Champollion - the champion code breaker.


It was not a solo effort from Champollion that made sense of the ancient writing of Egypt.

Ever since Napoleon's invasion of Egypt and his removal of the Rosetta stone back to France, attempts were made to decipher the mysterious language of the ancient Egyptians.

French linguist, Silvestre de Sacy, made some ground in deciphering the Rosetta stone. He managed to distinguish some proper names and some of the Demotic (non hieroglyphic) script.

Englishman, Thomas Young, was another who tried to unravel Egyptian writing. He made a list of eighty six demotic words used for translation.

Putting the pieces together.

Jean Francois Champollion knew his languages. At the age of sixteen he knew over twelve of them. On top of that he had written a thesis on Coptic.

Coptic language was formed in the first century CE in Egypt and was based from Greek influence.

This knowledge of the Coptic language led him to being in charge of deciphering the Rosetta Stone. It was during a two year period, 1822 to 1824, that his prime objective was to know what the ancient stone was saying.

How did he crack the code?

Armed with the foresight of his predecessors work he was able to make one very important distinction. The similarity to the more modern Coptic language meant that Thomas Young was looking for a simple translation of the text. When in fact, as Jean Francois discovered, the demotic writing had to be read as paraphrases.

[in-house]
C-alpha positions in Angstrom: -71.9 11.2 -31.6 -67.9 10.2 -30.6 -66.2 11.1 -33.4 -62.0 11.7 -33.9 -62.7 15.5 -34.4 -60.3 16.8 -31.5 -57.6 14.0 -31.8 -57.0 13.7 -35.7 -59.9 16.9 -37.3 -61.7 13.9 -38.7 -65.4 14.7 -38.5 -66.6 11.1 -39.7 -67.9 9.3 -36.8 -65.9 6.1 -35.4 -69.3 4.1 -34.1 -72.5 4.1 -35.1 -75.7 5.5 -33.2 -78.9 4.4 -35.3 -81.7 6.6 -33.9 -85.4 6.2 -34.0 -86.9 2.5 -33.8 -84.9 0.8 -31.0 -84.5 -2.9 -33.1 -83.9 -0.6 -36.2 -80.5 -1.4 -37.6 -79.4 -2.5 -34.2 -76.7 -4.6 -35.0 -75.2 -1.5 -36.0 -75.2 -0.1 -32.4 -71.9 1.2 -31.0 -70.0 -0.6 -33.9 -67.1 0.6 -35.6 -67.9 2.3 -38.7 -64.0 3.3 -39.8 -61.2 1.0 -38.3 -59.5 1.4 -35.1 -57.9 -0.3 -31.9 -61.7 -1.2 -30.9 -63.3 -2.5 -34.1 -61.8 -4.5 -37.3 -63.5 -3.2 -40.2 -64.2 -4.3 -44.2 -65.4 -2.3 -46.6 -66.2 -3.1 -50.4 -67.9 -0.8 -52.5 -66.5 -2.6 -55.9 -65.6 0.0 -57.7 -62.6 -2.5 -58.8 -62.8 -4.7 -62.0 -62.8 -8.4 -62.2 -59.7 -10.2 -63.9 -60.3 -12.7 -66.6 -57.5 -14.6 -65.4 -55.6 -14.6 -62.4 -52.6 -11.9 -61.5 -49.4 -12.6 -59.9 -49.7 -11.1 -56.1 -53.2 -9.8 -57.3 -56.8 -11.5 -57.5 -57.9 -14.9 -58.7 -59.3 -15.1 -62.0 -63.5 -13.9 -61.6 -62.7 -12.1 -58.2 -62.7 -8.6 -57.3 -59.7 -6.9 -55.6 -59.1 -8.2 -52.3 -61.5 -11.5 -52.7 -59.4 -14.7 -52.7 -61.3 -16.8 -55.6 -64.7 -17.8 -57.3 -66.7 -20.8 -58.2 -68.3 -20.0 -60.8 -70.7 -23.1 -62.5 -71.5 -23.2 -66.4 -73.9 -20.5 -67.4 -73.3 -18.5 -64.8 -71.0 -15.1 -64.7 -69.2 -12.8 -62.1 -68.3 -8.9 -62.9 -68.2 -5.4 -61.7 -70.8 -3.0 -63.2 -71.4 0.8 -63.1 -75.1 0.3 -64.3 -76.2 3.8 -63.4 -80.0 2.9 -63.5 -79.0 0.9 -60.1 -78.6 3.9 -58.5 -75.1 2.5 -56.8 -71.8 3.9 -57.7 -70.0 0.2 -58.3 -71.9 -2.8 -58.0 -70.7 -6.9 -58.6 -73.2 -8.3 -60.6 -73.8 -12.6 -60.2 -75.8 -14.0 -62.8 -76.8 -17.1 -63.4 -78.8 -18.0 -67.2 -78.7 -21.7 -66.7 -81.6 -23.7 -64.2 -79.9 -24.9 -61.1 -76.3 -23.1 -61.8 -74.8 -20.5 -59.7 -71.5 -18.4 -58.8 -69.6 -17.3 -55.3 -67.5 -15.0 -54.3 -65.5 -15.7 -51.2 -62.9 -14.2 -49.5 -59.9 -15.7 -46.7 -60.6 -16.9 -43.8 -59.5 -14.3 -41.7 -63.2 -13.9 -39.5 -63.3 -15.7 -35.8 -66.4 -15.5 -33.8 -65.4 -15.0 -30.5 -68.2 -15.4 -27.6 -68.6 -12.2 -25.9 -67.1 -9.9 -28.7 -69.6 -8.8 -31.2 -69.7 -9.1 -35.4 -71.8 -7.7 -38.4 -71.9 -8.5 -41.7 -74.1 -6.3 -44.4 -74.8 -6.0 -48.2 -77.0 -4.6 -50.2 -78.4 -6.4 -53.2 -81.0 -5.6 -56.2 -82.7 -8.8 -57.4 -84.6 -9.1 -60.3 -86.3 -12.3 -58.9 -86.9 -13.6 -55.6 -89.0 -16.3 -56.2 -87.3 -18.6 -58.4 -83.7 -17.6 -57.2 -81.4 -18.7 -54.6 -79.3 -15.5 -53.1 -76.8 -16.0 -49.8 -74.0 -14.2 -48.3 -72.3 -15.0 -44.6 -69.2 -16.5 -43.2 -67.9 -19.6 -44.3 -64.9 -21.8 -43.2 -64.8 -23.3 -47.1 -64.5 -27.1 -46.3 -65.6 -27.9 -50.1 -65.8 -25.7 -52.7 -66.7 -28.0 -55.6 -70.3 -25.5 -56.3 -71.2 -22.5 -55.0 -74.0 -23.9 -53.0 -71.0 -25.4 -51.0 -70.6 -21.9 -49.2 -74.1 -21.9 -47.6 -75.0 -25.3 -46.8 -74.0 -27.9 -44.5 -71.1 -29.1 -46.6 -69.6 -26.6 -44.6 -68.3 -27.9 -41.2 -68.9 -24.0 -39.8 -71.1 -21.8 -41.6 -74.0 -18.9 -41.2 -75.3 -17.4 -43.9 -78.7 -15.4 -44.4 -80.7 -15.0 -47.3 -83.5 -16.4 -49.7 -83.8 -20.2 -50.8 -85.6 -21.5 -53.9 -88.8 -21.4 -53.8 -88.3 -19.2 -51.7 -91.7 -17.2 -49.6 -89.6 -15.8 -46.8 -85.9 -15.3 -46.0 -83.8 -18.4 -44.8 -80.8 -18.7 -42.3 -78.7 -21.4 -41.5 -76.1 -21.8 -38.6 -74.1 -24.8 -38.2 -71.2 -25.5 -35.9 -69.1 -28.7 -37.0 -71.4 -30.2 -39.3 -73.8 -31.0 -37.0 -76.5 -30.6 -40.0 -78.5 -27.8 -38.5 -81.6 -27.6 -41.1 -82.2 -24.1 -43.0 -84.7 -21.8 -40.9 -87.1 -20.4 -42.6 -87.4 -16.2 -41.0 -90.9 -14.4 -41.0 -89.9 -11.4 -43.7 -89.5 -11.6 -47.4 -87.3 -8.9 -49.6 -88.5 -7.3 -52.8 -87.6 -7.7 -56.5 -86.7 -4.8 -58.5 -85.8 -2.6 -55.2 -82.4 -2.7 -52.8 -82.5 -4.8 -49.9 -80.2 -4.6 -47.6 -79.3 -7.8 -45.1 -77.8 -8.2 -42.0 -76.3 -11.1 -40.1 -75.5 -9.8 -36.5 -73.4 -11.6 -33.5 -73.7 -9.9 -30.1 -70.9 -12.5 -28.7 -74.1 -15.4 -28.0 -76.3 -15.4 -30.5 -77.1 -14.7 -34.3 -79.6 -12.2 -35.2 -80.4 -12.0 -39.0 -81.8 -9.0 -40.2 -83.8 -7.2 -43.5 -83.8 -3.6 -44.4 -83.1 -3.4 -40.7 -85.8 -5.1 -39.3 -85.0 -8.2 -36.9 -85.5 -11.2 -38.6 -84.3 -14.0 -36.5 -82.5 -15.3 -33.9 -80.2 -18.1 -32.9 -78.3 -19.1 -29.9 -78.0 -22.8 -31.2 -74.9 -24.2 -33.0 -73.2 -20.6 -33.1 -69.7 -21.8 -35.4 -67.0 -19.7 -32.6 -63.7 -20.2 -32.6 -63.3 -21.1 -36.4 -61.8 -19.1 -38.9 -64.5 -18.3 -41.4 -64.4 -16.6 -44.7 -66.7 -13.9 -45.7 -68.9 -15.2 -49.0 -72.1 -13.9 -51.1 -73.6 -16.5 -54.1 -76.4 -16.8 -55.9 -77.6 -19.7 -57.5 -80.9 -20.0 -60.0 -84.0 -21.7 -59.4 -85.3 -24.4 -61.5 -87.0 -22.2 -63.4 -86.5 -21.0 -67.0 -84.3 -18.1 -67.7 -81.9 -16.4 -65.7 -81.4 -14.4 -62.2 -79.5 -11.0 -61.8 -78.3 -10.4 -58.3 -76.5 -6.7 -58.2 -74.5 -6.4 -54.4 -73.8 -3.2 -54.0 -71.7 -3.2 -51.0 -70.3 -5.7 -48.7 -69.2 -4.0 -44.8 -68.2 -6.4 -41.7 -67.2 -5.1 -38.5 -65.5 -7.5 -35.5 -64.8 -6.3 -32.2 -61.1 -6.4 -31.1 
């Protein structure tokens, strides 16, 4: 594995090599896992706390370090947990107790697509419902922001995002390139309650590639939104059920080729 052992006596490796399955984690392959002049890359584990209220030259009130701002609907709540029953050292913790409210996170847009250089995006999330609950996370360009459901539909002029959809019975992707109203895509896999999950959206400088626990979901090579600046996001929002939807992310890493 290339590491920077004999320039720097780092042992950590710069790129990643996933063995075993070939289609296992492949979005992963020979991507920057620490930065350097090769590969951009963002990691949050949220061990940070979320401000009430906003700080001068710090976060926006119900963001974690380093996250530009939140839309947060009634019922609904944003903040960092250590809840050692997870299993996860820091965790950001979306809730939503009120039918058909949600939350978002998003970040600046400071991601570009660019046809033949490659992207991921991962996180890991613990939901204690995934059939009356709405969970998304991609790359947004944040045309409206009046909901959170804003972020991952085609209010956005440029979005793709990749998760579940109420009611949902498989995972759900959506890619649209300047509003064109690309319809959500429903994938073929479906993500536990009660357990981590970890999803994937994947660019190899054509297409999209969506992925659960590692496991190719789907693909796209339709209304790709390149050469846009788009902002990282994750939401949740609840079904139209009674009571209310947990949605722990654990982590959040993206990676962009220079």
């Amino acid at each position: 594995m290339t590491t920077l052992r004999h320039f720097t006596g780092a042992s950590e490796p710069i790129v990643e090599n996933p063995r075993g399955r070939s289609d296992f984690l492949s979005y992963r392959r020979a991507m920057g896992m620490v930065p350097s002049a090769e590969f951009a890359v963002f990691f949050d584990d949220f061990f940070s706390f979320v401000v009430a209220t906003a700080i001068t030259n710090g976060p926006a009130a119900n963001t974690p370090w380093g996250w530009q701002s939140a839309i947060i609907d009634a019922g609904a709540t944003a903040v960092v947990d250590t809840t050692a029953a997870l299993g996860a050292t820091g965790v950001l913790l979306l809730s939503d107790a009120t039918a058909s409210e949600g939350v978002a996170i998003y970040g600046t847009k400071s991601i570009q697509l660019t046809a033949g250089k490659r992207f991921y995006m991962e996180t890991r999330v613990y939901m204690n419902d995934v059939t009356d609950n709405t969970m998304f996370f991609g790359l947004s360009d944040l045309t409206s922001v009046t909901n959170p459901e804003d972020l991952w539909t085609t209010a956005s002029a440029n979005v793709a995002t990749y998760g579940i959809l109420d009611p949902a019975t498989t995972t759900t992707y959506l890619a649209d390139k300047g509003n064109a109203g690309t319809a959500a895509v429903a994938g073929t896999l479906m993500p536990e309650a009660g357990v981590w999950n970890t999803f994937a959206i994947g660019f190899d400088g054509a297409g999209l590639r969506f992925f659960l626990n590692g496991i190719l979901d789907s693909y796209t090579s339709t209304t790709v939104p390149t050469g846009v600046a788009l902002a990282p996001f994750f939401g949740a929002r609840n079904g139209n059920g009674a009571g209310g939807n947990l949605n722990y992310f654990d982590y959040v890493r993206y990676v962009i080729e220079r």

Egyptian hieroglyphics is a complex language, but knowing that it had to be looked at in phrases, and other determining factors, gave the world a better chance of understanding what the ancient Egyptians were saying on temple walls, papyrus and the many other examples discovered by explorers.


The dogged Frenchman was celebrated for his work and took sole credit for it. Thomas Young gave him praise for his work but asked to be recognized for his own efforts. Jean Francois ignored his requests and when the French nation got behind their man, so to did the British behind theirs.

Champollion made his thorough understanding of hieroglyphics clear and highlighted Young's shortcomings. Although he snubbed Young with his superior knowledge, he eventually offered Young access to manuscripts that were in his care.

More work to do.

Champollion did not stop at the Rosetta Stone in his work on uncovering mysteries of the ancient world. When he discovered a fragmented list of ancient kings he began to reassemble it into some kind of order. He managed to restore most of the list in its correct time line and made sense of the jumble.

Now known as the King Turin List, it gives the names of pharaohs and the length of their rule. The list however is in a deteriorated condition with many pieces of the puzzle still missing.

The front of the papyrus lists gods, demi-gods as well as fictional and real kings who ruled Egypt from the beginning of Egyptian time to the documents completion.

It remains an important and valuable find.

return from Champollion to Egyptian writing page